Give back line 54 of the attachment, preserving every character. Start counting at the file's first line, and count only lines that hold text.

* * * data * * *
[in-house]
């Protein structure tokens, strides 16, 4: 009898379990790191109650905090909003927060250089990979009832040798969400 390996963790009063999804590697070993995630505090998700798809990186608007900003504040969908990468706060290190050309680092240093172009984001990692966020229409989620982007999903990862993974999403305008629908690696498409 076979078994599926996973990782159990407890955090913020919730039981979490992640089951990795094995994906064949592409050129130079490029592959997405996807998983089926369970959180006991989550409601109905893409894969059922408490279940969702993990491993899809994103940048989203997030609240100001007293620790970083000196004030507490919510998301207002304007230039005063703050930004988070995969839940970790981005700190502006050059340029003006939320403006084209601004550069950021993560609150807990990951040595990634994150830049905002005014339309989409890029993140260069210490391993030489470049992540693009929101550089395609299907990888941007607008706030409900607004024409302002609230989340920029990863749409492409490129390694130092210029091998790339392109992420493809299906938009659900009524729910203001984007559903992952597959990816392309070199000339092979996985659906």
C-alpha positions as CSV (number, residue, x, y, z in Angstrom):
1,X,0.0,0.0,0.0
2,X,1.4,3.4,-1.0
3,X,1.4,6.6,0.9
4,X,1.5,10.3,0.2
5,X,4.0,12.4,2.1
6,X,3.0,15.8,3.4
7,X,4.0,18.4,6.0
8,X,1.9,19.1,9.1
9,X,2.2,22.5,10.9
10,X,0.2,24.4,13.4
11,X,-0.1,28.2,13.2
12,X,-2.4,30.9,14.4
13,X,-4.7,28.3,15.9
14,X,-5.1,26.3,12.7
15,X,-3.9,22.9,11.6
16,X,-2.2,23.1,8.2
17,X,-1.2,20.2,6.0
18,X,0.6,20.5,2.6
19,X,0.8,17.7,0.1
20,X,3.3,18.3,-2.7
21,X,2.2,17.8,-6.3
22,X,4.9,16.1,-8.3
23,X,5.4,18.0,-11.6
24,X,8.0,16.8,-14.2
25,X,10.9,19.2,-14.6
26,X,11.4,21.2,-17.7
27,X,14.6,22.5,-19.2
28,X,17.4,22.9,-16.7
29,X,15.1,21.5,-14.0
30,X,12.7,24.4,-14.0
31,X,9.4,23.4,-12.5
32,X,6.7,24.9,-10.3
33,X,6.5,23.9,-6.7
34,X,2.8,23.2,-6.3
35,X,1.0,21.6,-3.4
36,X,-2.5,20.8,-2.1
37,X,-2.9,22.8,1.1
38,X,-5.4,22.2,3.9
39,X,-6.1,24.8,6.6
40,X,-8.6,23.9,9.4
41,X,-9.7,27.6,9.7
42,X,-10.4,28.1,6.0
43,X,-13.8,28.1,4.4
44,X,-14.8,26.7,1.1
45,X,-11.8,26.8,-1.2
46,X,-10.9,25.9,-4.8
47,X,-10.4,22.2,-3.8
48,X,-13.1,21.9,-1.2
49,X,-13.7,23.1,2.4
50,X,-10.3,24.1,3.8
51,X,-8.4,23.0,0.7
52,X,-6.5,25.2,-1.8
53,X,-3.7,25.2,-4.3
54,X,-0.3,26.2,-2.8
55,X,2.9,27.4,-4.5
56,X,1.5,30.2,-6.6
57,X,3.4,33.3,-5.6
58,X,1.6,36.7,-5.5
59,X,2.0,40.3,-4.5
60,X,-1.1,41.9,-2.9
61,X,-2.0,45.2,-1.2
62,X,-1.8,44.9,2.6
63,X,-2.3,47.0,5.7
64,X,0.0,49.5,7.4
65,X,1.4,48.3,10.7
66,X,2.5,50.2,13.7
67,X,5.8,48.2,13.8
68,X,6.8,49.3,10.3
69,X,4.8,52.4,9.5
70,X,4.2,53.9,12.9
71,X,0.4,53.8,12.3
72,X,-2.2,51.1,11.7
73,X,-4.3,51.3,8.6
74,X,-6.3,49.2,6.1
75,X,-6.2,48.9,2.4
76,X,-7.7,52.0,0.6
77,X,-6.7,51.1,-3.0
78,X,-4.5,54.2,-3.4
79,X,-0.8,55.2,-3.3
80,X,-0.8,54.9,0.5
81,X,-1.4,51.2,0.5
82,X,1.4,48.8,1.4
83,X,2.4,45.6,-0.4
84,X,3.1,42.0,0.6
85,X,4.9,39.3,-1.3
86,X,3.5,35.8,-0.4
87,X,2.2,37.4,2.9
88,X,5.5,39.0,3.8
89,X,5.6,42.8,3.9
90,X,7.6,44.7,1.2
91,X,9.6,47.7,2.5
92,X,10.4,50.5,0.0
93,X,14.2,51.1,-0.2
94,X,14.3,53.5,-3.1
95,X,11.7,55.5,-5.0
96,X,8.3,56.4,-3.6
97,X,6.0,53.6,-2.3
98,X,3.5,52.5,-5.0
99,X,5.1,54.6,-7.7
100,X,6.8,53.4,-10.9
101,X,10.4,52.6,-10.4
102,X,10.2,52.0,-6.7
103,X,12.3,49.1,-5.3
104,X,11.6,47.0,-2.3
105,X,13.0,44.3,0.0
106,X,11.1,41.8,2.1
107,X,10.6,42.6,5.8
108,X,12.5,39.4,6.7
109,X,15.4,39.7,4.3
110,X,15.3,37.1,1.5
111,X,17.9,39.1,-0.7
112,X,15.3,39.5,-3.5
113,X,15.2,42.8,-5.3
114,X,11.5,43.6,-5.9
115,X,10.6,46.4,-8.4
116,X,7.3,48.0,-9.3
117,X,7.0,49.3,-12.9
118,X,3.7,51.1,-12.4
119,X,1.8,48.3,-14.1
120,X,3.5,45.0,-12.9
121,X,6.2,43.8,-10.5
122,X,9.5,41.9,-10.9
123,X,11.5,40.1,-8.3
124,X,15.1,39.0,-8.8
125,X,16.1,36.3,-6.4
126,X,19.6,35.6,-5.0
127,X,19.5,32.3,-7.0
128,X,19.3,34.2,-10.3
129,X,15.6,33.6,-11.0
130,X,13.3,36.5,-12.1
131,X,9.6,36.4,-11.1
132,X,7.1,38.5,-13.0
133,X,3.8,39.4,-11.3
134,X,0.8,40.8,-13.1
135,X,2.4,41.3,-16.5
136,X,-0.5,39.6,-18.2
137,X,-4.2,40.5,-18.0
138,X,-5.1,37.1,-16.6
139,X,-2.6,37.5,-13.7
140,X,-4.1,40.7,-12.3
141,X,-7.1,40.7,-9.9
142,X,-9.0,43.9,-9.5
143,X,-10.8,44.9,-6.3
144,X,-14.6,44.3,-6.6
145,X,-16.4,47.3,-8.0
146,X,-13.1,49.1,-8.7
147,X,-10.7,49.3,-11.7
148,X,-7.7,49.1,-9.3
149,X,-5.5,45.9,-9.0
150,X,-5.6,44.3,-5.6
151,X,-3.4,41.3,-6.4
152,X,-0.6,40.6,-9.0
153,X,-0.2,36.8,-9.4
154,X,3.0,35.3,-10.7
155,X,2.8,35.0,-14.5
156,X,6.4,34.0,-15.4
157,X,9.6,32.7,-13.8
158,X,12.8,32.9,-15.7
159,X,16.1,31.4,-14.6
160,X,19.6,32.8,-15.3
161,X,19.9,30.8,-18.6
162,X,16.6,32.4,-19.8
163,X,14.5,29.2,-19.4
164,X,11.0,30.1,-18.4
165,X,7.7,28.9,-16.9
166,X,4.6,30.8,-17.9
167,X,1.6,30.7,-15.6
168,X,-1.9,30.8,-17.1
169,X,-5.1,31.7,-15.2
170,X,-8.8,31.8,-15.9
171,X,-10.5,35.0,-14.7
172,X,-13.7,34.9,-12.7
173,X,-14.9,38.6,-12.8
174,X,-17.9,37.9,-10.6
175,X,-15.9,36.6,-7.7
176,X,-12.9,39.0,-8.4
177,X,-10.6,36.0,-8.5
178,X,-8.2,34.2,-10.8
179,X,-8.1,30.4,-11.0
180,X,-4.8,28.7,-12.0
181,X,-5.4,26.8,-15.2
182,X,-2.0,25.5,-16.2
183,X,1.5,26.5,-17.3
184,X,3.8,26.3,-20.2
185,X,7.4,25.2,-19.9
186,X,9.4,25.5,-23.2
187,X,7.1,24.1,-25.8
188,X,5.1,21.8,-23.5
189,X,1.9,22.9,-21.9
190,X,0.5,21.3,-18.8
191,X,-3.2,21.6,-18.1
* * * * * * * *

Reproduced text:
51,X,-8.4,23.0,0.7